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On the Convergence of Public and Private Aspects of Self

Chapter
Part of the Springer Series in Social Psychology book series (SSSOC)

Abstract

This chapter deals with some issues concerning the correspondence of the self one presents to others and what one believes to be “true” of the self. That is, we are concerned with the discrepancy between what Baumeister and Tice (Chapter 3, this volume) call the public self and the self-concept. Our interest in these issues stems from a theory of social behavior known as the self-evaluation maintenance (SEM) model. First, we briefly describe the model and its implications for views of the self. Then we review a test of the model that raises the question of whether the predicted (and obtained) changes in the self represent changes in the public self (with the goal of creating a particular impression) or changes in the self-concept (with the goal of private self-evaluation maintenance). A couple of studies designed to address this question suggest that one’s public self and one’s self-concept tend to be similar. In the second half of the chapter we examine some reasons why the self-concept and the public self tend to converge. The convergence may be due to the potential of being found out when presenting a false, favorable public self, information overloads, the self-concept constraining the public self, the public self constraining the self-concept, and third factors constraining both the public self and the self-concept in similar ways.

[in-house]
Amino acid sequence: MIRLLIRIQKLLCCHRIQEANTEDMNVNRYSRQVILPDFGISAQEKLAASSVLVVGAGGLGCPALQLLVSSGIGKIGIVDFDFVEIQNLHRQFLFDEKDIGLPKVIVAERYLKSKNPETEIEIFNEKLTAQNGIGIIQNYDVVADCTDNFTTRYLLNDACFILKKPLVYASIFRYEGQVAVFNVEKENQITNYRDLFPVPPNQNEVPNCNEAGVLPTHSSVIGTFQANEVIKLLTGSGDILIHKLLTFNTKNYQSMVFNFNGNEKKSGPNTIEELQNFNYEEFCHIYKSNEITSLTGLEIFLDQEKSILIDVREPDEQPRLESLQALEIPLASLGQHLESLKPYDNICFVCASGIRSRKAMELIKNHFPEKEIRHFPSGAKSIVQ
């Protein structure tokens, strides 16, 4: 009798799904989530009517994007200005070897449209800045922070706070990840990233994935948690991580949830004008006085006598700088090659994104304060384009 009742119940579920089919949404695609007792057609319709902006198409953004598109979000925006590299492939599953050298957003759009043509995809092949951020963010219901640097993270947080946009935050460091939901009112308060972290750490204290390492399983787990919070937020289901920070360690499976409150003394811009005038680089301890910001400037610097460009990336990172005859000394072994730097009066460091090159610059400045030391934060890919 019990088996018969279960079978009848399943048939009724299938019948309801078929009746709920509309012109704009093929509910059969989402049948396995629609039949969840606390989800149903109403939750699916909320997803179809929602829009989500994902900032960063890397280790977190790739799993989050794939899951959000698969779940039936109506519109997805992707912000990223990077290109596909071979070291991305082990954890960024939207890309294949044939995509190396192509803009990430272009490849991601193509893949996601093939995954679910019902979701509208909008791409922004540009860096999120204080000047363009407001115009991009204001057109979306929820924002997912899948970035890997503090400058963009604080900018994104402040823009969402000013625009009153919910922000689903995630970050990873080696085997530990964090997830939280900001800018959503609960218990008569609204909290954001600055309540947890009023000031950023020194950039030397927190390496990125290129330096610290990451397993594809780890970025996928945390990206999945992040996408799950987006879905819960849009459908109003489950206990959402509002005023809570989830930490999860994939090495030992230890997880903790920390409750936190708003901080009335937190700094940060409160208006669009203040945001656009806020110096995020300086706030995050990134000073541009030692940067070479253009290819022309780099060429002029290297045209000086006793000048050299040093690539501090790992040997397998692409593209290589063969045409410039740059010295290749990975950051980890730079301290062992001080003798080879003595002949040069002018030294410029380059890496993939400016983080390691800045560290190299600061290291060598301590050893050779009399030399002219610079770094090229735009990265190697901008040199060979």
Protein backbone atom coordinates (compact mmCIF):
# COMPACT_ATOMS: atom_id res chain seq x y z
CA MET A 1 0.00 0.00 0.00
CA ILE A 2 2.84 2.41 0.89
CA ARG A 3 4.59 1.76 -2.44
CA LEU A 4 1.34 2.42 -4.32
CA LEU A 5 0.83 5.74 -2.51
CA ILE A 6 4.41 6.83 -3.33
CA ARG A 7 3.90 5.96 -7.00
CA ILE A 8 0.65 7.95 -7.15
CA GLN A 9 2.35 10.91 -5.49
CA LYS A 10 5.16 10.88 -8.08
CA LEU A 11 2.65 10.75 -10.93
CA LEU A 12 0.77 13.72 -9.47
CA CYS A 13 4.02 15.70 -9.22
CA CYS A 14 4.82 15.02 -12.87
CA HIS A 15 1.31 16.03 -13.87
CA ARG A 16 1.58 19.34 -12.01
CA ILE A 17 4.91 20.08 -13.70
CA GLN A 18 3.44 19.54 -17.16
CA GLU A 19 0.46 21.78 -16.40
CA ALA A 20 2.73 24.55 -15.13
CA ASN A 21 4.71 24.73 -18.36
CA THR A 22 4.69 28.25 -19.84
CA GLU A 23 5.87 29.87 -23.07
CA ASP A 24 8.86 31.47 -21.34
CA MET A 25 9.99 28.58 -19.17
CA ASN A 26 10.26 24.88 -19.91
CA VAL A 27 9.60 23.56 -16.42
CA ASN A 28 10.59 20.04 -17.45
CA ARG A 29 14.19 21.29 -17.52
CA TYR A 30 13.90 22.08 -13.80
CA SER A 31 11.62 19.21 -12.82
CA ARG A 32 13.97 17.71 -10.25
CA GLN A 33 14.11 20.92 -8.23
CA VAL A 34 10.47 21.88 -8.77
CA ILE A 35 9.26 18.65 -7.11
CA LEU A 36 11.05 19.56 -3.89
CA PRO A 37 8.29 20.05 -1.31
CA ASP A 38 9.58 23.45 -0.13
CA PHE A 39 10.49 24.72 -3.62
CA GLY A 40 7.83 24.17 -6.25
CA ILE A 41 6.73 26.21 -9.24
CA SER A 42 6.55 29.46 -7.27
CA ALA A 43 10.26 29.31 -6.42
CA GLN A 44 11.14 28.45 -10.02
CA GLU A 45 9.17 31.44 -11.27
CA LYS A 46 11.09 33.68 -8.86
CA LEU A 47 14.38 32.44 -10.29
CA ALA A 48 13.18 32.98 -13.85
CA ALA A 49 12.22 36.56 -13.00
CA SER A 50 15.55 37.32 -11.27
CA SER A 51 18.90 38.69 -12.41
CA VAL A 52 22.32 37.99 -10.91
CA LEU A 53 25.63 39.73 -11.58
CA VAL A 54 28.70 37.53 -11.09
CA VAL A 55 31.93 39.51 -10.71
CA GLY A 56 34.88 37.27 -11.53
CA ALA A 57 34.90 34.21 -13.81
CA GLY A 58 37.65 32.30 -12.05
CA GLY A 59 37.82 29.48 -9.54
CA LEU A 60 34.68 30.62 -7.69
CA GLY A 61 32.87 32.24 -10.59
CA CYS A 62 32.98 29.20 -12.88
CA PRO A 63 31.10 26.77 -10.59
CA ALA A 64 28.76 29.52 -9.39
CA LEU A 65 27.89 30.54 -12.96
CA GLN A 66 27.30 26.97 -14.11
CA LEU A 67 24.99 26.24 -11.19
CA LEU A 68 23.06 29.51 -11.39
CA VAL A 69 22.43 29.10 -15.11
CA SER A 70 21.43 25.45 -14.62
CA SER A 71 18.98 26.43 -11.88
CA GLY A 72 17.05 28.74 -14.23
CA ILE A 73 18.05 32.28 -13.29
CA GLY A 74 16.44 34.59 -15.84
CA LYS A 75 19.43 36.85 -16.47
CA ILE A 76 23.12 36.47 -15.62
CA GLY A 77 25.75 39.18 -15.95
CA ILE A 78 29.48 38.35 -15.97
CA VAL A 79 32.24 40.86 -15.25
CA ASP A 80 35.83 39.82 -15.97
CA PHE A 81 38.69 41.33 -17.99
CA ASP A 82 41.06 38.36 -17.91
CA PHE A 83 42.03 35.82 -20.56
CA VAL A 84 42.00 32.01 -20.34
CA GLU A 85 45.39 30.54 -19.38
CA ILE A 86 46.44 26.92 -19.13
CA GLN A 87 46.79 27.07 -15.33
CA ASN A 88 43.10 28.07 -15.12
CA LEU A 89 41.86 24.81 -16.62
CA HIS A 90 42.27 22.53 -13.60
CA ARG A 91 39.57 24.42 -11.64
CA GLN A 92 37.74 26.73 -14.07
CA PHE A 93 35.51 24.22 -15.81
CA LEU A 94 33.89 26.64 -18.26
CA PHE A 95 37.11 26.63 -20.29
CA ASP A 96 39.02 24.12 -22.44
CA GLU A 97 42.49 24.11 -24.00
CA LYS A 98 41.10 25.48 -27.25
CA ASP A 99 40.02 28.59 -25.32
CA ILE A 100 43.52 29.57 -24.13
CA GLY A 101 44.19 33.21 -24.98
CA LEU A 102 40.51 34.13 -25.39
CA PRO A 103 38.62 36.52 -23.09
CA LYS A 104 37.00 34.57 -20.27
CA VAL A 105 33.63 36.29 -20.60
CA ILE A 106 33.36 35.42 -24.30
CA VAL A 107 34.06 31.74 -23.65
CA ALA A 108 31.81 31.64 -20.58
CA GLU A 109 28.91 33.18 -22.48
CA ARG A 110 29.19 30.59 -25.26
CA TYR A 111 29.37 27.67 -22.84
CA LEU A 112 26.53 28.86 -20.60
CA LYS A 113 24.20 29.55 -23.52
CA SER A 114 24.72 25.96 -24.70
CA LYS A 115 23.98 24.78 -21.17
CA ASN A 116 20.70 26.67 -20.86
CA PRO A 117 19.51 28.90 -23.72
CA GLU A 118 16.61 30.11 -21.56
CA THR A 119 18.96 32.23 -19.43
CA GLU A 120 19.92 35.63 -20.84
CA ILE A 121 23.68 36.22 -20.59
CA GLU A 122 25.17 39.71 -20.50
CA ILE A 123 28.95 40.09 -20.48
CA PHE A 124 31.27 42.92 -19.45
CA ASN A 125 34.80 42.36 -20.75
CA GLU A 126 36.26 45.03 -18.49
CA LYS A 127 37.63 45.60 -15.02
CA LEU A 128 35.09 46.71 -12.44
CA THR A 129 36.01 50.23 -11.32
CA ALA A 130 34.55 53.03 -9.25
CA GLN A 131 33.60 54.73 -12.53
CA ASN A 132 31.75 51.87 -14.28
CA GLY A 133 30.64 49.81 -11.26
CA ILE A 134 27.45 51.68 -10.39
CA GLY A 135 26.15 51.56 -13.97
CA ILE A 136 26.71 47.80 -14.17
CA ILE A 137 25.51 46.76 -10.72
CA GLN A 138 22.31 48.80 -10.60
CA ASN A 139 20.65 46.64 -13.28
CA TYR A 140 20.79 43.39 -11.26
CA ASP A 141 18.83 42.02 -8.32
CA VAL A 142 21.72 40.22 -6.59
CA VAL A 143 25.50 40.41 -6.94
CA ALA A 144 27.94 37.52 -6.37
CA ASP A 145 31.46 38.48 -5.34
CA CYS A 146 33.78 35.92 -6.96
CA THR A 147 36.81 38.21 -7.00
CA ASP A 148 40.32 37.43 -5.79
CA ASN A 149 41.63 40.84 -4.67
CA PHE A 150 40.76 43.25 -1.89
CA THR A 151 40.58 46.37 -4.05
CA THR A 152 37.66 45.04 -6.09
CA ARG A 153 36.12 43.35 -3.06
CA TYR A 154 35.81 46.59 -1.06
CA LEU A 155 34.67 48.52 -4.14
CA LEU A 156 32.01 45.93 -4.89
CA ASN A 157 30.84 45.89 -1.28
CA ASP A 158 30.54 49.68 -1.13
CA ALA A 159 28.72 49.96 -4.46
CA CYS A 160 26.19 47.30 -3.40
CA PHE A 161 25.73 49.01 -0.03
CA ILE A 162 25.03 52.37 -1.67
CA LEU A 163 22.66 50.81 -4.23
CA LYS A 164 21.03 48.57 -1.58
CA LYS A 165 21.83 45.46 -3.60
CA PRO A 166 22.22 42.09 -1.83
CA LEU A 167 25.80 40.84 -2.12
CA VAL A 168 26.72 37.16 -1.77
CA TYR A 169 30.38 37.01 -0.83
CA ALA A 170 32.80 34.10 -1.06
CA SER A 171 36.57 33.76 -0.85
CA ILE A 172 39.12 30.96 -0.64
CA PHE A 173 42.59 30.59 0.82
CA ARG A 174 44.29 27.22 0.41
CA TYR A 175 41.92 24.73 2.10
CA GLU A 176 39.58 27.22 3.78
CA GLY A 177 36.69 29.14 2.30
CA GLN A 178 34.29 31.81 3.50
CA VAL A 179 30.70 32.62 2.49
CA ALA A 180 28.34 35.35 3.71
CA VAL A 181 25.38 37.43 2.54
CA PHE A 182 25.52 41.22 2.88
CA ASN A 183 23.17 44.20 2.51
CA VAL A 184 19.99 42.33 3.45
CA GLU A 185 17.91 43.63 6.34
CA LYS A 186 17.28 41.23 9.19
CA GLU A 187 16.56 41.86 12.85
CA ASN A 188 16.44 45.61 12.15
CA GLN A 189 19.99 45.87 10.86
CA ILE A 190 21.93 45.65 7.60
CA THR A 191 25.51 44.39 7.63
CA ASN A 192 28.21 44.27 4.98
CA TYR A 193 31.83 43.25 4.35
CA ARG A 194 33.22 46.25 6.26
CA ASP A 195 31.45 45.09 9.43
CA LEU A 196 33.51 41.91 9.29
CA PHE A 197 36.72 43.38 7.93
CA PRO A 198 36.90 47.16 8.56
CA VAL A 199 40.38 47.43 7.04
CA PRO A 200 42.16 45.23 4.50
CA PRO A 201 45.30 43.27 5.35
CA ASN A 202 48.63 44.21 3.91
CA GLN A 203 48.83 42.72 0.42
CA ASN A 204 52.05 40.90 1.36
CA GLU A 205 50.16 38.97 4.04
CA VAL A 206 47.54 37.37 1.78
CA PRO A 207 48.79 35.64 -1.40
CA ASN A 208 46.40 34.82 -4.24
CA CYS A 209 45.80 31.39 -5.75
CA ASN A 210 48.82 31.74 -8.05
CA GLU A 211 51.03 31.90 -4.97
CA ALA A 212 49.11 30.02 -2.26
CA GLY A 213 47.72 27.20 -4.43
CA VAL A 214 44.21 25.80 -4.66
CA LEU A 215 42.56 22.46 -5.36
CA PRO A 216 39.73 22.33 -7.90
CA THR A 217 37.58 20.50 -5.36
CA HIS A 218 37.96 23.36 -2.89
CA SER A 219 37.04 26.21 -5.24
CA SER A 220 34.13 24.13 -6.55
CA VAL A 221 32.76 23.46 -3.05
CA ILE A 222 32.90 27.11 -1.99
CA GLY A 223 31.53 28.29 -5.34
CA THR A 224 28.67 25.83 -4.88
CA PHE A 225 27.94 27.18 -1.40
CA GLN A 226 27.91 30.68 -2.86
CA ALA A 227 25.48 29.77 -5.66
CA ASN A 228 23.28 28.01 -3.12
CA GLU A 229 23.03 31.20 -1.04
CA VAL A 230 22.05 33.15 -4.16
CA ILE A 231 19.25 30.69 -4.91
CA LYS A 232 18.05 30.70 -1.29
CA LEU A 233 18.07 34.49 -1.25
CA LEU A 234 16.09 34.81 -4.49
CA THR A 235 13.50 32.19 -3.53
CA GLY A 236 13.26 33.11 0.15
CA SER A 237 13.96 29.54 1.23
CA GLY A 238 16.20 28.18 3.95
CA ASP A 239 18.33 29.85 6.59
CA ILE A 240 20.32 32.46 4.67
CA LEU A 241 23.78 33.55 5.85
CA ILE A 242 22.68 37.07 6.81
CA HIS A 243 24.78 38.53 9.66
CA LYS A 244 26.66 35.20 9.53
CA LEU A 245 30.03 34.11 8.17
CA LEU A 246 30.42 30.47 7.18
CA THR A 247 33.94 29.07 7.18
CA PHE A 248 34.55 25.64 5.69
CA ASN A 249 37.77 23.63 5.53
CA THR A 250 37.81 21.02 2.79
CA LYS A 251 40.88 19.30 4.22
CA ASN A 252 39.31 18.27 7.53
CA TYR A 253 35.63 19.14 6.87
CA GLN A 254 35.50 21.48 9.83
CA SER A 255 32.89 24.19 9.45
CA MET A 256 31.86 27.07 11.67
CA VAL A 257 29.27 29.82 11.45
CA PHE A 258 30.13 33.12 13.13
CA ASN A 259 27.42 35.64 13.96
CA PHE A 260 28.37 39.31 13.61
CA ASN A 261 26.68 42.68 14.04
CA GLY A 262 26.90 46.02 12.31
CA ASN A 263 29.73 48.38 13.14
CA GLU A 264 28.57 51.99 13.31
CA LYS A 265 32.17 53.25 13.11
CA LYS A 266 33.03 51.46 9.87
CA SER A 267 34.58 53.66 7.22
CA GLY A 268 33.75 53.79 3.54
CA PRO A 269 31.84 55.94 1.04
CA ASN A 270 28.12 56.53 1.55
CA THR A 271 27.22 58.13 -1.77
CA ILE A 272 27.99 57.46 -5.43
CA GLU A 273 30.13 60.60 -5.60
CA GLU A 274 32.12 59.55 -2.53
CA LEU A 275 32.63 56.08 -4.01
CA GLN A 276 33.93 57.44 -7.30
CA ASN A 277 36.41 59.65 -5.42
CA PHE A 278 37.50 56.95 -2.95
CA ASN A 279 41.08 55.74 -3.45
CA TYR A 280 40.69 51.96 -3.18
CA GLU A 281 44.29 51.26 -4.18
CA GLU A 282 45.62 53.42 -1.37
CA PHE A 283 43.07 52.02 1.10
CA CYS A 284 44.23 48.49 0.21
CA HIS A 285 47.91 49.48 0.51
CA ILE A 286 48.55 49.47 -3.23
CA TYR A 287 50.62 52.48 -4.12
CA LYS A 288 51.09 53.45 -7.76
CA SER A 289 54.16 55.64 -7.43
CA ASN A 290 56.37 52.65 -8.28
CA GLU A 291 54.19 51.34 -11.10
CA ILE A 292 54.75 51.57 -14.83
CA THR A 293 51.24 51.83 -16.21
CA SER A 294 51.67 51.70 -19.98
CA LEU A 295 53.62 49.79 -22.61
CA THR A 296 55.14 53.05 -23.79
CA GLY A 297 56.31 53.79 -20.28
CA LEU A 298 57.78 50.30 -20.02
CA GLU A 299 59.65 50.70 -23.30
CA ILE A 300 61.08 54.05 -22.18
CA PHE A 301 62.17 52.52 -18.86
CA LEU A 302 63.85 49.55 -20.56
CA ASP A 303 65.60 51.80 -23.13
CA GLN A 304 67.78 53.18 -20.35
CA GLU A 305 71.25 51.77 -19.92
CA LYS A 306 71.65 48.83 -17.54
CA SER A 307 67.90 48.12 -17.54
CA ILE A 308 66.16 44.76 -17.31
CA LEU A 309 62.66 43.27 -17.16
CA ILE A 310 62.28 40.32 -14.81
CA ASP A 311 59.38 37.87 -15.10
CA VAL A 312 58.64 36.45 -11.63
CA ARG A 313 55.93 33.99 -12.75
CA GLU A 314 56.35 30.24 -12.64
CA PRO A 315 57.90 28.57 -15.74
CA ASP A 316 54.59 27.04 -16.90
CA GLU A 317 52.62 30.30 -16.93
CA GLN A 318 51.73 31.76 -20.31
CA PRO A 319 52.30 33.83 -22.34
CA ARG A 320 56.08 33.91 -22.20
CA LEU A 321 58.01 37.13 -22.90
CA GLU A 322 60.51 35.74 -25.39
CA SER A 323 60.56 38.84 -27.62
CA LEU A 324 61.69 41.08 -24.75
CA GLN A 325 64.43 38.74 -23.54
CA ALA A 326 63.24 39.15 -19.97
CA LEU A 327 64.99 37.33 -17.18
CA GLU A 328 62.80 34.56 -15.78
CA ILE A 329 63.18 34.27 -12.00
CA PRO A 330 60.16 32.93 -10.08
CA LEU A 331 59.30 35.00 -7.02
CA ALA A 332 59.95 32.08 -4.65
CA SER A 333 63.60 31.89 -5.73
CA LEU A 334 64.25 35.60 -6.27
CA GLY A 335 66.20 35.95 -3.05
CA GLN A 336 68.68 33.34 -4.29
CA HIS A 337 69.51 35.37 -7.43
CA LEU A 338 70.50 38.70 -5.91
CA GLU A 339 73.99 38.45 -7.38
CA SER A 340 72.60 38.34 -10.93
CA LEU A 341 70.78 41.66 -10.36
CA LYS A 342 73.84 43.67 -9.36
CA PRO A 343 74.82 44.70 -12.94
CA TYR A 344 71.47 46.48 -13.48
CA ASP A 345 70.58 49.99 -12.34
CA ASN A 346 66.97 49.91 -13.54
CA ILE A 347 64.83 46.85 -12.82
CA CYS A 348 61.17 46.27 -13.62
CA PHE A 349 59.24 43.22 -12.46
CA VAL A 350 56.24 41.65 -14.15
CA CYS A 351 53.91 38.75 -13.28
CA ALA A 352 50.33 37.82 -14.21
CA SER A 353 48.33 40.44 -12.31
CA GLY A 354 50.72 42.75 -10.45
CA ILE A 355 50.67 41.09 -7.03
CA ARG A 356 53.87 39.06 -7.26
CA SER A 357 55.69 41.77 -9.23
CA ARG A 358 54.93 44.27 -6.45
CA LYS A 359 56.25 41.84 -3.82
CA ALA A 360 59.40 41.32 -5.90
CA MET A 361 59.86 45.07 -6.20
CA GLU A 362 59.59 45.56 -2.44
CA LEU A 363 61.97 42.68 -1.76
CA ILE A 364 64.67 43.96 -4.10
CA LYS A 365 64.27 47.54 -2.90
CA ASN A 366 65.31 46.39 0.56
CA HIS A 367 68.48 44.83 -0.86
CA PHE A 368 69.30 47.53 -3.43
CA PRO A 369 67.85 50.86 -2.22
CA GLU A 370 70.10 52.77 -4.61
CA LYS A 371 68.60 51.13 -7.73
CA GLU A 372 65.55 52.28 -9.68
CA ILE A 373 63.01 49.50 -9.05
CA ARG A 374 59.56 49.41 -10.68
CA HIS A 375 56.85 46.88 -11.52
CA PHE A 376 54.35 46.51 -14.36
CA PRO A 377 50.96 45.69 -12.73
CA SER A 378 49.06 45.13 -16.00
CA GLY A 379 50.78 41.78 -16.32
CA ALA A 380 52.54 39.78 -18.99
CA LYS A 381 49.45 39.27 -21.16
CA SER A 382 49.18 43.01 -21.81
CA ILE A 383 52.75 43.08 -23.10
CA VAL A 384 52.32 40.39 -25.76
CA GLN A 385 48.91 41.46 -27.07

Keywords

Cognitive Load Cognitive Dissonance Impression Management Experimental Social Psychology Positive Impression 
These keywords were added by machine and not by the authors. This process is experimental and the keywords may be updated as the learning algorithm improves.

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© Springer-Verlag New York Inc. 1986

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